What's the system for learning and following the rules that's described by the numbers one, two, and three in what I think is an Asian language? [more inside]
I would like to start learning how to draw, after 16 years of stick figures. I am keeping a sketchbook to practice in frequently, but I was wondering if anyone had some good resources for jump-starting my artistic development (there are overwhelmingly many such resources on the Internet). I am also interested in general modern art, metal art, sculpting, lithography, and photography. Thanks in advance! ^_^
Do you have suggestions for the best ways to improve my intermediate-level Spanish, take advantage of immersion here in Argentina for the next few months, and ease up on anxiety/overthinking when speaking so I can be more fluid and fluent? My top priority for improvement is listening comprehension, followed by clarity, speed/fluidity, and confidence in speaking. [more inside]
I would like to find a way to try out camping, without buying a lot of gear. Can I rent gear somewhere? Maybe from an outfitter or outdoor education sort of place? My ideal would be to fly or drive to a U.S. National Park, put myself in the hands of an expert who will rent me gear and take me to a camp site, help me set up the gear and give me basic instructions about how to use it and cook stuff, then have the expert leave while I try things out for a long weekend. Does such a service exist? [more inside]
I took French in school and it was fun. However I did not keep up with it and here I am. I want to re-learn French again. My goal is to familiarize myself once again with all that I learnt and then start reading novels in French (which, once upon a time, I could do) [more inside]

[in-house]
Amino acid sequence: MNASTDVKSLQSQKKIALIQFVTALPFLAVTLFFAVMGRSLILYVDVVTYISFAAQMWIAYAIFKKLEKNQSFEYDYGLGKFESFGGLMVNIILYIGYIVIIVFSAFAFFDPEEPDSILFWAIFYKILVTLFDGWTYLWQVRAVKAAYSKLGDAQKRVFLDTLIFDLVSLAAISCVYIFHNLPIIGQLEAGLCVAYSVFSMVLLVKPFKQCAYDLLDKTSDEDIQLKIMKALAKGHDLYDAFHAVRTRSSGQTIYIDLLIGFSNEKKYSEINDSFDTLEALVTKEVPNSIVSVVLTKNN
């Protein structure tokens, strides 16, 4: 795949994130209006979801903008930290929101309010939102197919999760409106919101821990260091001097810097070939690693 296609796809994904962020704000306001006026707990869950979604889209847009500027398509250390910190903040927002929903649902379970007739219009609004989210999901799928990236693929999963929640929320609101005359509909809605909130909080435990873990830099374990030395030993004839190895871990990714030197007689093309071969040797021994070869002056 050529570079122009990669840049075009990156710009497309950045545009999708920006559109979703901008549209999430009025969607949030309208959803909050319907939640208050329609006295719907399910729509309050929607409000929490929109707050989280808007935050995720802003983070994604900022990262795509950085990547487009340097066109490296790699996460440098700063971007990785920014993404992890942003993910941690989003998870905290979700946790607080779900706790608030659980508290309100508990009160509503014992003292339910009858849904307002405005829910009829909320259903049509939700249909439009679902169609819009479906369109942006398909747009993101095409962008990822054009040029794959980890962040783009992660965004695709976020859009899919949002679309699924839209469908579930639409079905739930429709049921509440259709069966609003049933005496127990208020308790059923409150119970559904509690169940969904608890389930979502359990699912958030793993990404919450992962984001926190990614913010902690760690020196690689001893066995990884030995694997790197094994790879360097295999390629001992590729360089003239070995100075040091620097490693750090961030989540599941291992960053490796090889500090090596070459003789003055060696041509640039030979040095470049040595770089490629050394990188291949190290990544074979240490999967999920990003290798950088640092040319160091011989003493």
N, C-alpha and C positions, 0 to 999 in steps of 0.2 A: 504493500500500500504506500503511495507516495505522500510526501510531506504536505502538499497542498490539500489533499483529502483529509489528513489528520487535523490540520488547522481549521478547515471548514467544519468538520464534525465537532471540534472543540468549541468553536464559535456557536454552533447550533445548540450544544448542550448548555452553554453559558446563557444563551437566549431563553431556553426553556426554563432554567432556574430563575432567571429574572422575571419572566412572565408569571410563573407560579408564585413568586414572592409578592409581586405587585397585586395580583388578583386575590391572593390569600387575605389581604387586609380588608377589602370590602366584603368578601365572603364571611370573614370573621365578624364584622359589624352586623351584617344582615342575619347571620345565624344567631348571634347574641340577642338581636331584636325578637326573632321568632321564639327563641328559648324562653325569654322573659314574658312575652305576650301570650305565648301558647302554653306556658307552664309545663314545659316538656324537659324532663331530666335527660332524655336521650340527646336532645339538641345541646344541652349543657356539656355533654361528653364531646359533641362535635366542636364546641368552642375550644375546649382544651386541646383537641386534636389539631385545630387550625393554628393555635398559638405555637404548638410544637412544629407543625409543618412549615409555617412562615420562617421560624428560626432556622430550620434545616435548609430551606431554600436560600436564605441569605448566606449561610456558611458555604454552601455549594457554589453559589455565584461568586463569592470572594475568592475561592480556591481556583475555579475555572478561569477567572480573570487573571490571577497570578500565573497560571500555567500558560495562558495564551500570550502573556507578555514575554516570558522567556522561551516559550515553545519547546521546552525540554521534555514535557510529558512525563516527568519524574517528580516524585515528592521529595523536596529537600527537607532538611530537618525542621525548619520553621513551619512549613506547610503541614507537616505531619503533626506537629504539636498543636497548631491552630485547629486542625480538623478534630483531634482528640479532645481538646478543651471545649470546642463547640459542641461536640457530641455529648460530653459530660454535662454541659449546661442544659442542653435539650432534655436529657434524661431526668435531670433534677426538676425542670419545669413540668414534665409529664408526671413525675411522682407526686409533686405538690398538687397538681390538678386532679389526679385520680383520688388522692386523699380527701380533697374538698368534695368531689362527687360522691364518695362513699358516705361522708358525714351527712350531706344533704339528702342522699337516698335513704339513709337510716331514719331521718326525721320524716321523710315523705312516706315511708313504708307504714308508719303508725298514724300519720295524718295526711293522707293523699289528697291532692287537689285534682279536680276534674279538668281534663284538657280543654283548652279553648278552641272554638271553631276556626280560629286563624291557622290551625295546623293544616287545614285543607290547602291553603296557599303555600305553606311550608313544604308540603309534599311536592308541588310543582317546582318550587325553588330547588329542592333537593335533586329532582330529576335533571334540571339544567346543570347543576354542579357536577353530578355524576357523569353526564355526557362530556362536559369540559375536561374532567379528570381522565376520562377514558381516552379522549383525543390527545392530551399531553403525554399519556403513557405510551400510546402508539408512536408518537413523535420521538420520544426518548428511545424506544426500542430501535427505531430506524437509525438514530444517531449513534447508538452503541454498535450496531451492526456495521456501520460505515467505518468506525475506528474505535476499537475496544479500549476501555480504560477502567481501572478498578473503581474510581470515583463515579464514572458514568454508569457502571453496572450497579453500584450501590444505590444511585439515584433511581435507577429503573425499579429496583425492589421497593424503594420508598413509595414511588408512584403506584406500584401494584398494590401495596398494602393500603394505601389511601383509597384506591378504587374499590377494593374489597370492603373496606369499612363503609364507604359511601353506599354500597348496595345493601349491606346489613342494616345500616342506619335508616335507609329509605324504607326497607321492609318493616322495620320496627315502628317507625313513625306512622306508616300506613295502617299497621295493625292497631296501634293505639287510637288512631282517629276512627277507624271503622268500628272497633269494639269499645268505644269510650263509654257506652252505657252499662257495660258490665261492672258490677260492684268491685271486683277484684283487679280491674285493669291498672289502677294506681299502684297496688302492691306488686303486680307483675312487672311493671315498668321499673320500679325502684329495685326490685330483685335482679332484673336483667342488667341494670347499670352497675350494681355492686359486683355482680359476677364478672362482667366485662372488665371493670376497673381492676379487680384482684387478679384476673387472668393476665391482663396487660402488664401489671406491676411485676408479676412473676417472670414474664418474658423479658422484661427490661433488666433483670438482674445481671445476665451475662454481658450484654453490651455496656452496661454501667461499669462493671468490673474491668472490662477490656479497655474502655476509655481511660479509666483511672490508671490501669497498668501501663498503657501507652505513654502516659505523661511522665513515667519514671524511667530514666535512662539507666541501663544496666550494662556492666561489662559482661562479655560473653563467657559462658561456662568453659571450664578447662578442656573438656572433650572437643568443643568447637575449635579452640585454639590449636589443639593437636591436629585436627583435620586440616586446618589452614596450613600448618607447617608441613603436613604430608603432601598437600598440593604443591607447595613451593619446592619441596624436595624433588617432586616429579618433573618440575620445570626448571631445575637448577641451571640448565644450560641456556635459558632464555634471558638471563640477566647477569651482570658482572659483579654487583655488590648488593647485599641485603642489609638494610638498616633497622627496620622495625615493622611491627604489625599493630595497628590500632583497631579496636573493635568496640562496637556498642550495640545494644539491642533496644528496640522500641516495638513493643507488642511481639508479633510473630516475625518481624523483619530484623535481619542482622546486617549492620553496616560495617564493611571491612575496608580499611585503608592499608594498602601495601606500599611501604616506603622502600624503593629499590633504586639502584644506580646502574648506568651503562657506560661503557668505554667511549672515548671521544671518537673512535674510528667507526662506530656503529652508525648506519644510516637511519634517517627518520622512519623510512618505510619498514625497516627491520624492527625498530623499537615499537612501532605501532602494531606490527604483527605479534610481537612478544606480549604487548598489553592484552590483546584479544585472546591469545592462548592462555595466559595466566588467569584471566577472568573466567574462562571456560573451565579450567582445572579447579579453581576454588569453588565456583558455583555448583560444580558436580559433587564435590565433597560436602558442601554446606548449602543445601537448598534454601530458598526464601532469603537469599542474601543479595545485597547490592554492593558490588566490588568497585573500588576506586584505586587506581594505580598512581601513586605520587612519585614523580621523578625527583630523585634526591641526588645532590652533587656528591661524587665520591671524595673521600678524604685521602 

I'm familiar with Lynda.com, Kelby Training or TutsPlus/Premium for creative professionals and learning new creative or programming related skills. Is there a good equivalent for learning IT skills? Things like networking, computer troubleshooting, server support, active directory, etc? My google foo is failing me, probably because it's an area I'm not familiar with. I would prefer an all in one type site with curated materials as opposed to just finding stuff on youtube. [more inside]
I have read that John Zorn and Unsuk Chin, among others, learned music composition by transcribing music. Am I correct in thinking that this means copying an existing score? Is this a good way to learn music composition (and are there any others)? Does one copy the piece verbatim, or is there a strategy for targeting significant parts?
Years ago I picked up a book at random that I thought had "Creative Education" or "Classroom" in the title, but every search I've done comes up empty. It's written by a teacher that used a stuffed bear that lived in a cave in the corner of an elementary classroom. I also recall a chapter on a 'Mr. Pen'. I'd like to find it again. [more inside]
What are the best resources for learning about hip-hop from the very beginning to the present day? [more inside]
I have a Quebec high school diploma. I want to apply for to distance learning programs provided by schools based in other Canadian provinces, but since Quebec high school ends at grade 11, I'm missing a whole slew of pre-requisites I'd already have under my belt if I had done grade 12... [more inside]
I am interested in meeting people that like learning and value their education. I have come across a forum that I like a lot: PhysicsForum. I also like coursera, udacity and edX communities but, unfortunately, there are seldom meetups in my country. I would like to make some "geek" skype friends to know how the education is on other countries and exchange some ideas.
I'm looking for a good online database app thingy that would let 50 teachers and 200 students easily and quickly input sentences in two languages *as well as pictures* and be easily searchable by all participants in the future. Any ideas? [more inside]